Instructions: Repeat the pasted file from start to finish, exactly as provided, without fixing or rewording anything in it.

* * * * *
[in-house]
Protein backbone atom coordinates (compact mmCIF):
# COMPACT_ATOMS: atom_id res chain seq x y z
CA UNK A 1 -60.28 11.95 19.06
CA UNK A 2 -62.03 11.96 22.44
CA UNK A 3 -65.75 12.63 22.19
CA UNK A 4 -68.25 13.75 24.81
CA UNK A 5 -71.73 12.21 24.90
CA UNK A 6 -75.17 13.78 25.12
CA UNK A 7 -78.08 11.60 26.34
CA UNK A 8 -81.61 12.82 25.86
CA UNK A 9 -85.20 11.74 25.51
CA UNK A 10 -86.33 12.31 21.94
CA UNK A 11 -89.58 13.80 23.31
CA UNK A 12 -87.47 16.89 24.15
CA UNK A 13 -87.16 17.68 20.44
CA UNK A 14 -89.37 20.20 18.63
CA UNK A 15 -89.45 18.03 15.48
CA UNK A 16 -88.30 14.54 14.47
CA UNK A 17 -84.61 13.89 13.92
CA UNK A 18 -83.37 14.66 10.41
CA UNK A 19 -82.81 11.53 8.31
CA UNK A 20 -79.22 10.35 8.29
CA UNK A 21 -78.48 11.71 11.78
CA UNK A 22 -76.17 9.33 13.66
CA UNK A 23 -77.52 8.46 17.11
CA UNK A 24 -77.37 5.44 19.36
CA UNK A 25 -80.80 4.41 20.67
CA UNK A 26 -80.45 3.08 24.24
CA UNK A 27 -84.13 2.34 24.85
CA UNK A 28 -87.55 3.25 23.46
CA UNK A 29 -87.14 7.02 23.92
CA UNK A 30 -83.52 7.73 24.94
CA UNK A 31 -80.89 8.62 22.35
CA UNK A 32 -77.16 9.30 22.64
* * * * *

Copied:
[in-house]
Protein backbone atom coordinates (compact mmCIF):
# COMPACT_ATOMS: atom_id res chain seq x y z
CA UNK A 1 -60.28 11.95 19.06
CA UNK A 2 -62.03 11.96 22.44
CA UNK A 3 -65.75 12.63 22.19
CA UNK A 4 -68.25 13.75 24.81
CA UNK A 5 -71.73 12.21 24.90
CA UNK A 6 -75.17 13.78 25.12
CA UNK A 7 -78.08 11.60 26.34
CA UNK A 8 -81.61 12.82 25.86
CA UNK A 9 -85.20 11.74 25.51
CA UNK A 10 -86.33 12.31 21.94
CA UNK A 11 -89.58 13.80 23.31
CA UNK A 12 -87.47 16.89 24.15
CA UNK A 13 -87.16 17.68 20.44
CA UNK A 14 -89.37 20.20 18.63
CA UNK A 15 -89.45 18.03 15.48
CA UNK A 16 -88.30 14.54 14.47
CA UNK A 17 -84.61 13.89 13.92
CA UNK A 18 -83.37 14.66 10.41
CA UNK A 19 -82.81 11.53 8.31
CA UNK A 20 -79.22 10.35 8.29
CA UNK A 21 -78.48 11.71 11.78
CA UNK A 22 -76.17 9.33 13.66
CA UNK A 23 -77.52 8.46 17.11
CA UNK A 24 -77.37 5.44 19.36
CA UNK A 25 -80.80 4.41 20.67
CA UNK A 26 -80.45 3.08 24.24
CA UNK A 27 -84.13 2.34 24.85
CA UNK A 28 -87.55 3.25 23.46
CA UNK A 29 -87.14 7.02 23.92
CA UNK A 30 -83.52 7.73 24.94
CA UNK A 31 -80.89 8.62 22.35
CA UNK A 32 -77.16 9.30 22.64